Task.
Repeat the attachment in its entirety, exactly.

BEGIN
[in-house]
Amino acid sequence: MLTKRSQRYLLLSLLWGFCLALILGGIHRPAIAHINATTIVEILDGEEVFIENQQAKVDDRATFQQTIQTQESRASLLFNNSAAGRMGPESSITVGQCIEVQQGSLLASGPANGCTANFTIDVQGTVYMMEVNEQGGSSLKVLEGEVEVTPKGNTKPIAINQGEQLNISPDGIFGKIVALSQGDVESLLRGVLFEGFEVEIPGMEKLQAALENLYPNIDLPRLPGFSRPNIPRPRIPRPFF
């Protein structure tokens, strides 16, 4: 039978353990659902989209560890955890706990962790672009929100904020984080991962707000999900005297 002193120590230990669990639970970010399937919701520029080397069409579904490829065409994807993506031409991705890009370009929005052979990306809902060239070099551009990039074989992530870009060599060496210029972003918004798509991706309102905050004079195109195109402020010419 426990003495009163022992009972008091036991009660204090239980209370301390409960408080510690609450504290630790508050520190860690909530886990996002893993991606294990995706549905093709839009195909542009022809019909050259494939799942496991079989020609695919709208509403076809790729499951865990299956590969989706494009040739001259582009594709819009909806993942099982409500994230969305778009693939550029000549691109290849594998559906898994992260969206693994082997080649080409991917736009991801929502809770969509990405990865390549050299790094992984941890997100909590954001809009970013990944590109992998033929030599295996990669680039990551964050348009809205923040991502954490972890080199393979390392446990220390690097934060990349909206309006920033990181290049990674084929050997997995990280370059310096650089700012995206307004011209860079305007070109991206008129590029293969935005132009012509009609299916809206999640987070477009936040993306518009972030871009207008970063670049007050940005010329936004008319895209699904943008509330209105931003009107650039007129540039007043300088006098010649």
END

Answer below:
[in-house]
Amino acid sequence: MLTKRSQRYLLLSLLWGFCLALILGGIHRPAIAHINATTIVEILDGEEVFIENQQAKVDDRATFQQTIQTQESRASLLFNNSAAGRMGPESSITVGQCIEVQQGSLLASGPANGCTANFTIDVQGTVYMMEVNEQGGSSLKVLEGEVEVTPKGNTKPIAINQGEQLNISPDGIFGKIVALSQGDVESLLRGVLFEGFEVEIPGMEKLQAALENLYPNIDLPRLPGFSRPNIPRPRIPRPFF
């Protein structure tokens, strides 16, 4: 039978353990659902989209560890955890706990962790672009929100904020984080991962707000999900005297 002193120590230990669990639970970010399937919701520029080397069409579904490829065409994807993506031409991705890009370009929005052979990306809902060239070099551009990039074989992530870009060599060496210029972003918004798509991706309102905050004079195109195109402020010419 426990003495009163022992009972008091036991009660204090239980209370301390409960408080510690609450504290630790508050520190860690909530886990996002893993991606294990995706549905093709839009195909542009022809019909050259494939799942496991079989020609695919709208509403076809790729499951865990299956590969989706494009040739001259582009594709819009909806993942099982409500994230969305778009693939550029000549691109290849594998559906898994992260969206693994082997080649080409991917736009991801929502809770969509990405990865390549050299790094992984941890997100909590954001809009970013990944590109992998033929030599295996990669680039990551964050348009809205923040991502954490972890080199393979390392446990220390690097934060990349909206309006920033990181290049990674084929050997997995990280370059310096650089700012995206307004011209860079305007070109991206008129590029293969935005132009012509009609299916809206999640987070477009936040993306518009972030871009207008970063670049007050940005010329936004008319895209699904943008509330209105931003009107650039007129540039007043300088006098010649």